Human rights, sense of dignity must be part of development, Polish President tells UN
In his address to the United Nations General Assembly today, the President of Poland highlighted the importance of respecting fundamental human rights and helping people regain a sense of dignity as they enter the path towards sustainable development.
“This is necessary…. in order for their original potential to serve development and enrich the diversity of the human civilization,” President Bronislaw Komorowski told the 68th General Assembly high-level debate.
“Poverty and underdevelopment are not just human rights issues and attempts to undermine the dignity of the individual and entire social groups, but they are also the reason why individuals and nations are unable to ensure survival on their own,” Mr. Komorowski added.
Recalling Poland’s experience following the fall of Communism in 1989, the President was Poland was a “poor country, economically ruined and badly indebted,” but “just one single generation can be enough o make unbelievable progress.”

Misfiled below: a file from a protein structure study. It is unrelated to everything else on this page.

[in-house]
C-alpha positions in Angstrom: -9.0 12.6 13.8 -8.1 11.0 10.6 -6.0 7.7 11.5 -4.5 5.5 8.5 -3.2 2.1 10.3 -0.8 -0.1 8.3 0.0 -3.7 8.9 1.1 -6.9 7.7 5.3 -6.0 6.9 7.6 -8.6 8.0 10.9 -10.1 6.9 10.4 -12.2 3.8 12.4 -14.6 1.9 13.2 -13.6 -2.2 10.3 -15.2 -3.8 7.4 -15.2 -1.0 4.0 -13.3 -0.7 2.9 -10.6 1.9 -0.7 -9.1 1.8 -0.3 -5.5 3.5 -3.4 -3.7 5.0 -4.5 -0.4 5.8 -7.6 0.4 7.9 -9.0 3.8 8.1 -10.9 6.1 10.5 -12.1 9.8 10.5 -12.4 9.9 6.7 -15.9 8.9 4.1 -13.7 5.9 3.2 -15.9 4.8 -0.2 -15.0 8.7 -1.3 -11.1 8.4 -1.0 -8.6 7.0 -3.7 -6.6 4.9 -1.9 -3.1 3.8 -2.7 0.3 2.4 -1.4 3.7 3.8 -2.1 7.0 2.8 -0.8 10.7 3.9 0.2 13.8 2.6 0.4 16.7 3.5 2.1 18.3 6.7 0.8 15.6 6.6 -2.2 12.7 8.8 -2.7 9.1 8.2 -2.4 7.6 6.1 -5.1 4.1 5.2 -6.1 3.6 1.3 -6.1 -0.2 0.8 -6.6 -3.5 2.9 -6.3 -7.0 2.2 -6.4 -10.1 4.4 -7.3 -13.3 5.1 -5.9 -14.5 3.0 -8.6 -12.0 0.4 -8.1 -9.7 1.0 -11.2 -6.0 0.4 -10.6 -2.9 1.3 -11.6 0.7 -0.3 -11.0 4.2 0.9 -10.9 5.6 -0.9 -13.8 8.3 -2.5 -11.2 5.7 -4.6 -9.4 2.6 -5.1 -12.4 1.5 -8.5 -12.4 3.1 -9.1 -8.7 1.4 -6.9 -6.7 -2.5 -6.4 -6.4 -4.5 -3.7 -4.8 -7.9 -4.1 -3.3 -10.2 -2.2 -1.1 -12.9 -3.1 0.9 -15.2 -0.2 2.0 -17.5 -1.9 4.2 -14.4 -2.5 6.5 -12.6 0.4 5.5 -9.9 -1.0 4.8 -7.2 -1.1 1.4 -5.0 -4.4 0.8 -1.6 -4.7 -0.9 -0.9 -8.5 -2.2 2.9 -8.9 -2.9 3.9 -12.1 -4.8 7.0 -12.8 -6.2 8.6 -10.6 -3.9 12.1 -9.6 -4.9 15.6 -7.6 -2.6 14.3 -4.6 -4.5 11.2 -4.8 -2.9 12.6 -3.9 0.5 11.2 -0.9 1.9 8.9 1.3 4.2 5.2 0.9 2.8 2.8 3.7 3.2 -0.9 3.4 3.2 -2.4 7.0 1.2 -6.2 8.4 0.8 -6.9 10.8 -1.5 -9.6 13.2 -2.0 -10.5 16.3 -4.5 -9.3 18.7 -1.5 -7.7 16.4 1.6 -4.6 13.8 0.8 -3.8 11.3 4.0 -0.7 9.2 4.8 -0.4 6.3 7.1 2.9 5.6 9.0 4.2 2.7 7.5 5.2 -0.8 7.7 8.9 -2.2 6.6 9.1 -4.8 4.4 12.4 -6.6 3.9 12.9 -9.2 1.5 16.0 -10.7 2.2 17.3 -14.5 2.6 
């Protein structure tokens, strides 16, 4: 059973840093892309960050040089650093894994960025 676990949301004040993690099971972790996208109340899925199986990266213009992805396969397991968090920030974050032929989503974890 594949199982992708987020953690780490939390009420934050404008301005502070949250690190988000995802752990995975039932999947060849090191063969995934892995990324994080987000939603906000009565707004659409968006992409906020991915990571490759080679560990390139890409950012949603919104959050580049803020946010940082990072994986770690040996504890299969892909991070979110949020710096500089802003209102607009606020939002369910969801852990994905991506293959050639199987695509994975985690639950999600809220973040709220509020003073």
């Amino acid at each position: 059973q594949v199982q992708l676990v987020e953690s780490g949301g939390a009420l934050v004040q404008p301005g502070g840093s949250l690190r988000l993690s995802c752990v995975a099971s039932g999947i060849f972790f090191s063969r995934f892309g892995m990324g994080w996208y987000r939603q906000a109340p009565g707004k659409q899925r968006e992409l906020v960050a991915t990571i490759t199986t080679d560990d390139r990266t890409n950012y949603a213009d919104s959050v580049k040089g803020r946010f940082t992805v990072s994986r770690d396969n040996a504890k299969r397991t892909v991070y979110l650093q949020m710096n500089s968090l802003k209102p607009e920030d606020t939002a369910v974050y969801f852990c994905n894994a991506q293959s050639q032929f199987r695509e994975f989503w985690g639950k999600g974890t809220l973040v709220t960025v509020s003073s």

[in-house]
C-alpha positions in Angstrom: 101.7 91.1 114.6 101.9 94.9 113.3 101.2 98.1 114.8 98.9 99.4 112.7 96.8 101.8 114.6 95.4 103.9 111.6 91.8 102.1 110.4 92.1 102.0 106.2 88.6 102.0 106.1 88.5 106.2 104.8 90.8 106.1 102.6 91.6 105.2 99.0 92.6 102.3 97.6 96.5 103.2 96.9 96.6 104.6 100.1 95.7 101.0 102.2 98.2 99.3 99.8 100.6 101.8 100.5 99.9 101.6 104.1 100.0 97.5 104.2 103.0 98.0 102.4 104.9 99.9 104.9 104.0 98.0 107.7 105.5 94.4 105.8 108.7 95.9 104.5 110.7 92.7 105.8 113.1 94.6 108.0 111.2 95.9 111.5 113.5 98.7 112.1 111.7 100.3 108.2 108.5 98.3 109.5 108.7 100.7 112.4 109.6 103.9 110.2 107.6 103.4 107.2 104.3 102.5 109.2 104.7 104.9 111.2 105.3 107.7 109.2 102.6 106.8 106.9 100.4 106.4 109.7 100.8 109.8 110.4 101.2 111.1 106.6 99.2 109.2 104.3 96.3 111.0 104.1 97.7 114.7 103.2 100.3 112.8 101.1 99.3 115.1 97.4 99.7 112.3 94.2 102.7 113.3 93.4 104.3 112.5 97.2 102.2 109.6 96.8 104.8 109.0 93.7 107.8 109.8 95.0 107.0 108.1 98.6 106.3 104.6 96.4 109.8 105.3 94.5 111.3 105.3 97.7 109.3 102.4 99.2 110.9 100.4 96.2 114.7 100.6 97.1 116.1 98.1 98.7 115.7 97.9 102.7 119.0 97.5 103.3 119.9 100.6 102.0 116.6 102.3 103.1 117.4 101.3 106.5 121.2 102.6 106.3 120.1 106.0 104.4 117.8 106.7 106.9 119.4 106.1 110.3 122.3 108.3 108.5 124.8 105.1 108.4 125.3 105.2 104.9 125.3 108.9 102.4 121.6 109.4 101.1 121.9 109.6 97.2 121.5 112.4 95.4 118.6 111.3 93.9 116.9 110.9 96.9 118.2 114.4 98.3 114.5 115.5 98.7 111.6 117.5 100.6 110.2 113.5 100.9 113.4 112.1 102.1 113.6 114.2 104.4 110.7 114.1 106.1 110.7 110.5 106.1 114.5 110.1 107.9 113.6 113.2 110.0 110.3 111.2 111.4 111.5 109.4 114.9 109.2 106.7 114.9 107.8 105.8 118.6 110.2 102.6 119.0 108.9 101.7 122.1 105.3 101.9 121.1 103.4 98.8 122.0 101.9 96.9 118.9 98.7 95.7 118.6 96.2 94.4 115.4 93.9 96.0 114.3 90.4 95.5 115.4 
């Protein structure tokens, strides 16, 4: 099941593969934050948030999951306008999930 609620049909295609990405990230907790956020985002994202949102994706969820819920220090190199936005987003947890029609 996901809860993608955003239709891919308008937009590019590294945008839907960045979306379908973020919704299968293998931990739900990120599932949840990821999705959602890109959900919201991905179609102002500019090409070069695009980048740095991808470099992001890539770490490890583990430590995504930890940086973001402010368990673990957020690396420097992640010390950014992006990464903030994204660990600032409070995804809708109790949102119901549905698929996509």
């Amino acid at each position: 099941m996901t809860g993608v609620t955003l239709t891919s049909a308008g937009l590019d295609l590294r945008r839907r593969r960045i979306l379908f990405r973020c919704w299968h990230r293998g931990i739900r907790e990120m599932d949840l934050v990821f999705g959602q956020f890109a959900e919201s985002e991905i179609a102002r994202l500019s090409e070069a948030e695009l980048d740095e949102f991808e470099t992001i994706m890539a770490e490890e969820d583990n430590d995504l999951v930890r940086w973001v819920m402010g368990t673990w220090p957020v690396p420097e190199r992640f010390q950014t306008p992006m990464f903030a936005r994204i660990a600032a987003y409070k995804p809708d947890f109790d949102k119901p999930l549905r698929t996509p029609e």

While there is no single path for sustainable development, the European development model present within the EU should be considered in other regions of the globe, Mr. Komorowski said describing a system which “strives to combine democracy and human freedom, economic competitive, social justice, and solidarity.”
Turning to the theme of climate change which makes up one of the eight Millennium Development Goals (MDGs) being discussed today by world leaders, along with a sustainable development agenda for once their deadline is reached in 2015, Mr. Komorowski highlighted preparations for the Climate Change Conference (COP-19) to be held in the Polish capital of Warsaw in November.
Since 1989, Poland’s GDP has gone up by around 400 per cent and its emissions dropped by over 30 per cent as compared with the baseline year, testifying that “it is possible and realistic to execute the scenario of economic growth with curbing the growth of harmful emissions,” the President said.
In his statement, Mr. Komorowski also discussed UN reform, particularly relevant given what he termed a “lack of capacity and efficiency” in the Syrian dispute with Member States supporting individual sides instead of making them stop fight and commit to peace talks.
Related, Poland has announced that it would pursue a seat on the Security Council for the 2018 and 2019 term.
Mr. Komorowski is one of scores of leaders to speak at the annual session at which heads of State and Government and other high-level officials present their views and comments on issues of individual national and international relevance. Begun yesterday, the General Debate concludes on 1 October.